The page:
Going through the front of the pattern you see where the pieces will be left large enough to accept the screws without busting the wood.. Going this route you don't have to worry about the 4 screws in each corner.. Only saw out the outside pieces and leaving only the pieces what will be carved...
     Next take the backer board off so you can start cutting away each piece to be carved..Separate the  areas that needs to be cut down more than the adjoining area. And keep checking to ee if more screws needs to be installed as the inside pieces are sawn away.
     
       The other way to make sure the screws are going in the correct location.. with the 4 screws holding the backer board in the 4 corners you can start sawing the wood away but leave the area of the body of the wood still attached to the 4 screws then once you get down around some of the clock that's jutting out, stop and counter sink a hole where there will be wood left after removing the waste area.

     
    This way takes much more time as you will have to stop sawing when you get an area you know will accept a screw hole and go to the drill press and counter sink a hole from the back side of the clock and insert the screw....Then keep repeating sawing the outside until all areas have screws and the waste wood is sawn away...And each time you counter sink a new hole it needs to be hit with some sand paper to ensure smooth sliding on the scroll saw table..
      I like to use a #5 precision ground Olson scroll saw blade for the outside sawing, they seem to last longer before they wear out and easier to guide  making a straighter line. but don't know for sure then for all the inside cuts I switch to a flying Dutchman#3 blade which is thinner and don't make as wide of cut... The Flying Dutchman is better sawing curves.
      The small screw holes left sticking out the front of the wood one can either fill them with something or like I do is add more holes in line or what ever and this is becoming my style as I like to raise each hole area like it was there on purpose..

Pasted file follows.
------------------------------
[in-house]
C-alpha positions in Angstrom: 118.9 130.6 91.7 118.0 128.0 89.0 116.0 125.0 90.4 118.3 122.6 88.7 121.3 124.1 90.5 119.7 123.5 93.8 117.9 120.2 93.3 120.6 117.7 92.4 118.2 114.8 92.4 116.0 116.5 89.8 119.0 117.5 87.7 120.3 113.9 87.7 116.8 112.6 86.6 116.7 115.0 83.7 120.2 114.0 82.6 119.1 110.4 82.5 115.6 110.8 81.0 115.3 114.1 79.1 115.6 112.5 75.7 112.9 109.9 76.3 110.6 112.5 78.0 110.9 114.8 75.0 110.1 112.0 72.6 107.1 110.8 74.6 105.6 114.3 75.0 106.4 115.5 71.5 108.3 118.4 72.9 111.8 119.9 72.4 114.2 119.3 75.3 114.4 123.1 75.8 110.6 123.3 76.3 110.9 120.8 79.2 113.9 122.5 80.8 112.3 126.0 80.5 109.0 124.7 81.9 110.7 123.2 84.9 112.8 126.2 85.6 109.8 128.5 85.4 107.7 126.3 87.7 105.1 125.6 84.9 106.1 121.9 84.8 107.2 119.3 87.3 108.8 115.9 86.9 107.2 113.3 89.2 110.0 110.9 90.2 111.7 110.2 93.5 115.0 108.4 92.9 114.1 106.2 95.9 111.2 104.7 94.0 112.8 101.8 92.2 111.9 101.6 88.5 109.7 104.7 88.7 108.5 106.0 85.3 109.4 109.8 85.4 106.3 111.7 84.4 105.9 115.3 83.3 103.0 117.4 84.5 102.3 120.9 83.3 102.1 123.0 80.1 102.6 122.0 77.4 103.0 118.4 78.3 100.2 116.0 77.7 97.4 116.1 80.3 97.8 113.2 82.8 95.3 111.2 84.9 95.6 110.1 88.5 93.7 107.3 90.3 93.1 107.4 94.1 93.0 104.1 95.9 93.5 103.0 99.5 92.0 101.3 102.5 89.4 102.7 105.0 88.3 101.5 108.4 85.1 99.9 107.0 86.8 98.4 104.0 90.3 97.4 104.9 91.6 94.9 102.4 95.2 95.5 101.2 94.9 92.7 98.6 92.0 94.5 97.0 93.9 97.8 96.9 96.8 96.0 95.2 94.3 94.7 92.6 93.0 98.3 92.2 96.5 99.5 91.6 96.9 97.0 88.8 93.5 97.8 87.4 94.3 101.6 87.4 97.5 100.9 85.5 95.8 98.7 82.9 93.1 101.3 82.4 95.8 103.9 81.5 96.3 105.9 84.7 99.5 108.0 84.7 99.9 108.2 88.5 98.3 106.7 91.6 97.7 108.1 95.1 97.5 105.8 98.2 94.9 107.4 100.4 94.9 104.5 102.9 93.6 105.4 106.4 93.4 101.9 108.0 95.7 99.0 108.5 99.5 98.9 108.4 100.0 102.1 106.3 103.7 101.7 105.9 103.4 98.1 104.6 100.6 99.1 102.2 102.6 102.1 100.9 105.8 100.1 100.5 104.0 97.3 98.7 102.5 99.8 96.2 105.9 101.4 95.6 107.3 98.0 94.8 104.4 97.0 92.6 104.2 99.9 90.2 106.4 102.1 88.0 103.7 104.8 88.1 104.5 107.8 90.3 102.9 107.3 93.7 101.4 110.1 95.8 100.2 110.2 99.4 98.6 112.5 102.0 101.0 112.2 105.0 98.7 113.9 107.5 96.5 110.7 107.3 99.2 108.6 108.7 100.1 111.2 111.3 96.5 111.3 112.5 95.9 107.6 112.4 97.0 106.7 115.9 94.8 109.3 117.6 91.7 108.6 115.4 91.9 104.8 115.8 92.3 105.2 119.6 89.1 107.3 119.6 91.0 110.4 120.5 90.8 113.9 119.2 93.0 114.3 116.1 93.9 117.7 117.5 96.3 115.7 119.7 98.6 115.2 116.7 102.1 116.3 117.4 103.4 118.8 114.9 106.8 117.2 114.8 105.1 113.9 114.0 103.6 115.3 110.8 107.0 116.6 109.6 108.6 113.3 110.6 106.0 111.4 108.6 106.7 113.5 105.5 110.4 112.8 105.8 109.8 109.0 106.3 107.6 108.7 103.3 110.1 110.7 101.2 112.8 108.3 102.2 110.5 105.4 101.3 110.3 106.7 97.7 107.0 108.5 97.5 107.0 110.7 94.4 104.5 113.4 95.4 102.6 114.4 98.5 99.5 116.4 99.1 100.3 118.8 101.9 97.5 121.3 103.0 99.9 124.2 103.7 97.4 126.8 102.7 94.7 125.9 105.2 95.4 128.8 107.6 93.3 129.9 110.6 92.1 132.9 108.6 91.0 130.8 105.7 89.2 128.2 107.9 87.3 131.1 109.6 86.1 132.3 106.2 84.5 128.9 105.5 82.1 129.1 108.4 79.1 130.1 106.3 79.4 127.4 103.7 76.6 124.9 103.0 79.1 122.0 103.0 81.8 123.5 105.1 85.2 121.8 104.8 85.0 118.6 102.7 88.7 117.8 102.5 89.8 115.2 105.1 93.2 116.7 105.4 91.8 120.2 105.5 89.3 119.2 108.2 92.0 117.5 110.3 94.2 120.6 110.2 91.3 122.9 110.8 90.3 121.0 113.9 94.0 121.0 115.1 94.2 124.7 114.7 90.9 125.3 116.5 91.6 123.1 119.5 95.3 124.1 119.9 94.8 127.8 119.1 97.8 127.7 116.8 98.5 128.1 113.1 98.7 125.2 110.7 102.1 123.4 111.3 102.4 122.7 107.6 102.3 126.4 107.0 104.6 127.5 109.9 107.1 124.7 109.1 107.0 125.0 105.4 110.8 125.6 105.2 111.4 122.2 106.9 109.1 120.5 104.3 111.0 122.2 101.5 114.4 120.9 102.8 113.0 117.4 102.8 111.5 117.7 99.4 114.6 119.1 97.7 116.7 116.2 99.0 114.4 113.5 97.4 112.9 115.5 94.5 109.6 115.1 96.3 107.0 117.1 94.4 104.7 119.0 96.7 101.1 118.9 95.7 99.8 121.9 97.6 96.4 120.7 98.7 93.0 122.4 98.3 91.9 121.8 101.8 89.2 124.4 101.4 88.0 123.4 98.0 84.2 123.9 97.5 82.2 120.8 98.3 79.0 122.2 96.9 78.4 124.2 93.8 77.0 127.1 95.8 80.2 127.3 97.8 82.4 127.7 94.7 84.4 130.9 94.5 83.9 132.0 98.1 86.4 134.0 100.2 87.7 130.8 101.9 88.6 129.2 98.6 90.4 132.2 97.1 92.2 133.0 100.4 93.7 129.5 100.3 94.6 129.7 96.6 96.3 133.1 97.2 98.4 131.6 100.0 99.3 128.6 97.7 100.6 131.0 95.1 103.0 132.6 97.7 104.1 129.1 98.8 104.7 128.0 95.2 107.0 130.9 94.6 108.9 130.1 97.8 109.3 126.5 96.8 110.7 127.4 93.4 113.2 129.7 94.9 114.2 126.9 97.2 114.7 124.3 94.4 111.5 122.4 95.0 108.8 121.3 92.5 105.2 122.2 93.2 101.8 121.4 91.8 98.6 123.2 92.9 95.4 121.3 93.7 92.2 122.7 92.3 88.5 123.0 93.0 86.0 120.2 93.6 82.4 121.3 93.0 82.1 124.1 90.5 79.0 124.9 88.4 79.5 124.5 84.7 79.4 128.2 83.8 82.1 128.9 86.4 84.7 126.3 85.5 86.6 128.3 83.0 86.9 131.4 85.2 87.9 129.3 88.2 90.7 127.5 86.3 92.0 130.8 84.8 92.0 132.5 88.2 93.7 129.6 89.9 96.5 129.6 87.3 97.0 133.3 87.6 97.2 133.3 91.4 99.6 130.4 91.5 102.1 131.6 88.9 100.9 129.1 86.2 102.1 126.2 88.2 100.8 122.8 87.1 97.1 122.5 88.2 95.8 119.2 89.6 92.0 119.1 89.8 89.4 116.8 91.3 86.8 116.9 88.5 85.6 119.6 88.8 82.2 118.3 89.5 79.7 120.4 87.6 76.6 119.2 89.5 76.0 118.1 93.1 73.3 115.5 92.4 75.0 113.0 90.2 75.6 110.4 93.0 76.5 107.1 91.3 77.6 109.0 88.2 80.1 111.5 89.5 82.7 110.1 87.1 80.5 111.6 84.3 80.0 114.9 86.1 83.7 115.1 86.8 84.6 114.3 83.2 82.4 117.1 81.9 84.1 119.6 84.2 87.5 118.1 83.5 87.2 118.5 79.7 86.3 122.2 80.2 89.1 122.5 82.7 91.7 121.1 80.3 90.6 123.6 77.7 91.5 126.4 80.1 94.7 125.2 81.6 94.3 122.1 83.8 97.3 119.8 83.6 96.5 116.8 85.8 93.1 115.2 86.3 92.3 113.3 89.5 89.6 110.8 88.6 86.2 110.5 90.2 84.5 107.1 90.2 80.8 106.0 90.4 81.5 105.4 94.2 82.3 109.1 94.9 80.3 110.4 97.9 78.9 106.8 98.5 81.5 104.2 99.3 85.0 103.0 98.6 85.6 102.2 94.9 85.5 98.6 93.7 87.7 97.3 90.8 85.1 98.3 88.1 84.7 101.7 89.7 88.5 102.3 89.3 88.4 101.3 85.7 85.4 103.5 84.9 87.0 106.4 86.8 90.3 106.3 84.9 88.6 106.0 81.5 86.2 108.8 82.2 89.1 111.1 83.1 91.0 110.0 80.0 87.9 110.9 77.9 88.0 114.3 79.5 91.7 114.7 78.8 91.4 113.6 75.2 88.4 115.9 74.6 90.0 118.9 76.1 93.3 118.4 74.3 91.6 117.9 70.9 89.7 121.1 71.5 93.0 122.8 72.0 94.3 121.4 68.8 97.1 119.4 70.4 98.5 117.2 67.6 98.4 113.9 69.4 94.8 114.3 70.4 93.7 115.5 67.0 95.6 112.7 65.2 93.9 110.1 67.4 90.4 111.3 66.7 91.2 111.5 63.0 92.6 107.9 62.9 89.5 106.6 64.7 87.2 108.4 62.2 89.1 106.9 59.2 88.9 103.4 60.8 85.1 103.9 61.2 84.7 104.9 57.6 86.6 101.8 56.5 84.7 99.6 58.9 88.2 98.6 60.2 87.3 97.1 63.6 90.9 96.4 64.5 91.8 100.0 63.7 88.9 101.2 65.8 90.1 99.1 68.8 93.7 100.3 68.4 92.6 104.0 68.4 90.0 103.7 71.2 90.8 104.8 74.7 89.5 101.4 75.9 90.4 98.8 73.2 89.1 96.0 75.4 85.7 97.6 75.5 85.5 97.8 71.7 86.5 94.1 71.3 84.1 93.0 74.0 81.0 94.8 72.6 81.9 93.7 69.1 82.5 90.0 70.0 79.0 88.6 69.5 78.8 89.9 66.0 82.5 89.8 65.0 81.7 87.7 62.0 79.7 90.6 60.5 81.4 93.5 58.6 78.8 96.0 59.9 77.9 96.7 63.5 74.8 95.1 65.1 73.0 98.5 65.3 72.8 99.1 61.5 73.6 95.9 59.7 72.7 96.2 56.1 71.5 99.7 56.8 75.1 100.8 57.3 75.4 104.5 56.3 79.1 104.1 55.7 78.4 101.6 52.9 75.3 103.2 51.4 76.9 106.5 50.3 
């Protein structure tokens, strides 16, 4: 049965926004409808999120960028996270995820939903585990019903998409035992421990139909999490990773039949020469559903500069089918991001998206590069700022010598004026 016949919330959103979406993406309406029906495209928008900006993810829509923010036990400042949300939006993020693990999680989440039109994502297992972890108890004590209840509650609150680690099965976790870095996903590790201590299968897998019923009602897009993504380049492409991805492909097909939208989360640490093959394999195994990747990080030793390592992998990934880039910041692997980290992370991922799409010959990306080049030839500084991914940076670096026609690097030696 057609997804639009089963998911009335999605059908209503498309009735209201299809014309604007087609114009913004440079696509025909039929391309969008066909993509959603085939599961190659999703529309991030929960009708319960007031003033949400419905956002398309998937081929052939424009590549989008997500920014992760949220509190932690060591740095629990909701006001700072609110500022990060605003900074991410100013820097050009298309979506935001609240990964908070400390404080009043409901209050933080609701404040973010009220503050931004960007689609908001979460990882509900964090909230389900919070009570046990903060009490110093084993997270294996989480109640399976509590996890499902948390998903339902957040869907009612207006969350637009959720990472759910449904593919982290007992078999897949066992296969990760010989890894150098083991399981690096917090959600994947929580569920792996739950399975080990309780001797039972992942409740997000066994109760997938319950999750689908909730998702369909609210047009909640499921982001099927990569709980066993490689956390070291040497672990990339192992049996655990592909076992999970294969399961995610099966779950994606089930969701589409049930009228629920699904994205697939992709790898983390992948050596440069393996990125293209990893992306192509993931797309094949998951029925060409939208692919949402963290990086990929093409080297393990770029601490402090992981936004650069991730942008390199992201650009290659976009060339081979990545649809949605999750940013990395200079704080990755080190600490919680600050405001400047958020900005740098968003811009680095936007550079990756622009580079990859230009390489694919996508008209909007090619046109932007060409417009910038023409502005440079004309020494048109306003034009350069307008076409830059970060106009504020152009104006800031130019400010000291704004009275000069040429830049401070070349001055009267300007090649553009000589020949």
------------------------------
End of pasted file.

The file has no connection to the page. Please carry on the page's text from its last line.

This picture just shows how I take care of the sticky between the area where the pattern quits and the wood extends to...A person don't want to get stuck to the work area so after I spray the packing tape then install the pattern there is always an area left with sticky stuff left all the way around the pattern and trying to guide the wood while sawing is impossible so I just take some paper towels and cut strips and lay over the sticky.. Problem solved.  
     This picture also shows as I am fixin to drill small 1/16" holes through the pattern all the way through the wood so I can flip the wood over and counter sink the screw holes...the backer board does have to be installed before I drill the small holes through the front...!!!
      Just sit and think how hard it would be to grind away certain areas if the pieces were left together...It will get clearer where the pieces should be sawn apart with each carving you make.
      Don't know but I might be back with all kinds of corrections after I read this and it don't make sense, cents, or since.
  3. Like
    FrederickH reacted to Gerald for a blog entry, Bed from a (few) boards   
    Have to start with a glue up . Did not think I could find 6 x 6 dry pine so here we go with 3 pieces of 2 x 6. Tried to get the knots toward the surface outer edges as these would be turned off. Remember you can never have too many clamps
     
     
     
     
     
     
     
     
     
     
     
     
     
     
     
     
     
     
    After squaring the blanks on table saw we will need a centered hole to assemble the two parts of the post as this lathe is not long enough to turn as one piece.
     
     
     
     
     
     
     
     
     
     
     
     
     
     
     
     
    Having that hole creates a stabilization problem for turning which is solved by using a cone center in the tailstock.
     
     
     
     
     
     
     
     
     
     
     
     
     
     
     

     
     
     
     
     
     
     
     
     
     
     
     
     
    The left picture is the fluting jig cutting the upper post . The right picture shows a closer look at the the jig cutting the post.

     
     
     
     
     
     
     
     
     
     
     
     
     
    These are the finished post parts with fluting done on one. Right picture shows the connection for the parts of the post.
     

    This round turning and finial go on top of the headboard and footboard.
     

    This shows the incomplete mortise and tenon to join the posts to foot and head boards. The raised panels are installed and at this point are prestained.

     
    The complete project. Not exact but a close similarity to a bed we lost when our house was flooded over 30 years ago.